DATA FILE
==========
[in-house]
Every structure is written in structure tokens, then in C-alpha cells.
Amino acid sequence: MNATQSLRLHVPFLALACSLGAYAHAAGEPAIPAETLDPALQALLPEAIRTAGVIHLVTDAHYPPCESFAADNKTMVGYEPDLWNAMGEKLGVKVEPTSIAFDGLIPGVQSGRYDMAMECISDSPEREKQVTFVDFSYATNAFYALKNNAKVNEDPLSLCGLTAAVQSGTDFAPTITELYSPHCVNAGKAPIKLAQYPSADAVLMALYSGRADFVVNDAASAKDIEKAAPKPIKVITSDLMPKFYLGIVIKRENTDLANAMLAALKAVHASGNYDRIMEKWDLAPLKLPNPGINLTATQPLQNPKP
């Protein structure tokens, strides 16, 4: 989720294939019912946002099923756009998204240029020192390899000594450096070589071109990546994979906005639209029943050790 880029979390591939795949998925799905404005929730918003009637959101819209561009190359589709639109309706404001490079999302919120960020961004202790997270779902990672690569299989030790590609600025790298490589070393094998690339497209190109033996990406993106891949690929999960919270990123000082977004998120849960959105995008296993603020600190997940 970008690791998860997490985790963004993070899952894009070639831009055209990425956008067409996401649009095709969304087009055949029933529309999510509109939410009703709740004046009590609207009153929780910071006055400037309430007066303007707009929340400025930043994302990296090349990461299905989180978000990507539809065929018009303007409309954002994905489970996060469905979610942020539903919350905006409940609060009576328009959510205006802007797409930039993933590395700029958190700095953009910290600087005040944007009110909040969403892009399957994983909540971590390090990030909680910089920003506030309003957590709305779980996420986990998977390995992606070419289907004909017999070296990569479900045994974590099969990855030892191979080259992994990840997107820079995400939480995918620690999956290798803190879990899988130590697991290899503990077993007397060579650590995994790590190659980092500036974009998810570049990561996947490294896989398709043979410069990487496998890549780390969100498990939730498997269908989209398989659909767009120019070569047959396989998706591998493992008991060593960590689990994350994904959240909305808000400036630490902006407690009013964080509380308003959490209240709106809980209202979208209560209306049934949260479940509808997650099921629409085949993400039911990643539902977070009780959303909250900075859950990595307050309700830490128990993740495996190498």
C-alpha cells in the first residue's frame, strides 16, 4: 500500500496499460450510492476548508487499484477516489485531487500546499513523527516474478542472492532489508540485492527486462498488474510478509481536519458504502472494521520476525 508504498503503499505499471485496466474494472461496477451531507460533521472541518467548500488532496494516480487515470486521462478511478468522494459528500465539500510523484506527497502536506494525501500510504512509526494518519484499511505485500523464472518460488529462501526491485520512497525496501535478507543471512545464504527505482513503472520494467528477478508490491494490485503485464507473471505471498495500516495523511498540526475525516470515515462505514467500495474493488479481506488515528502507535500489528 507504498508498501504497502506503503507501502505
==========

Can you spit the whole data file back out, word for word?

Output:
[in-house]
Every structure is written in structure tokens, then in C-alpha cells.
Amino acid sequence: MNATQSLRLHVPFLALACSLGAYAHAAGEPAIPAETLDPALQALLPEAIRTAGVIHLVTDAHYPPCESFAADNKTMVGYEPDLWNAMGEKLGVKVEPTSIAFDGLIPGVQSGRYDMAMECISDSPEREKQVTFVDFSYATNAFYALKNNAKVNEDPLSLCGLTAAVQSGTDFAPTITELYSPHCVNAGKAPIKLAQYPSADAVLMALYSGRADFVVNDAASAKDIEKAAPKPIKVITSDLMPKFYLGIVIKRENTDLANAMLAALKAVHASGNYDRIMEKWDLAPLKLPNPGINLTATQPLQNPKP
């Protein structure tokens, strides 16, 4: 989720294939019912946002099923756009998204240029020192390899000594450096070589071109990546994979906005639209029943050790 880029979390591939795949998925799905404005929730918003009637959101819209561009190359589709639109309706404001490079999302919120960020961004202790997270779902990672690569299989030790590609600025790298490589070393094998690339497209190109033996990406993106891949690929999960919270990123000082977004998120849960959105995008296993603020600190997940 970008690791998860997490985790963004993070899952894009070639831009055209990425956008067409996401649009095709969304087009055949029933529309999510509109939410009703709740004046009590609207009153929780910071006055400037309430007066303007707009929340400025930043994302990296090349990461299905989180978000990507539809065929018009303007409309954002994905489970996060469905979610942020539903919350905006409940609060009576328009959510205006802007797409930039993933590395700029958190700095953009910290600087005040944007009110909040969403892009399957994983909540971590390090990030909680910089920003506030309003957590709305779980996420986990998977390995992606070419289907004909017999070296990569479900045994974590099969990855030892191979080259992994990840997107820079995400939480995918620690999956290798803190879990899988130590697991290899503990077993007397060579650590995994790590190659980092500036974009998810570049990561996947490294896989398709043979410069990487496998890549780390969100498990939730498997269908989209398989659909767009120019070569047959396989998706591998493992008991060593960590689990994350994904959240909305808000400036630490902006407690009013964080509380308003959490209240709106809980209202979208209560209306049934949260479940509808997650099921629409085949993400039911990643539902977070009780959303909250900075859950990595307050309700830490128990993740495996190498």
C-alpha cells in the first residue's frame, strides 16, 4: 500500500496499460450510492476548508487499484477516489485531487500546499513523527516474478542472492532489508540485492527486462498488474510478509481536519458504502472494521520476525 508504498503503499505499471485496466474494472461496477451531507460533521472541518467548500488532496494516480487515470486521462478511478468522494459528500465539500510523484506527497502536506494525501500510504512509526494518519484499511505485500523464472518460488529462501526491485520512497525496501535478507543471512545464504527505482513503472520494467528477478508490491494490485503485464507473471505471498495500516495523511498540526475525516470515515462505514467500495474493488479481506488515528502507535500489528 507504498508498501504497502506503503507501502505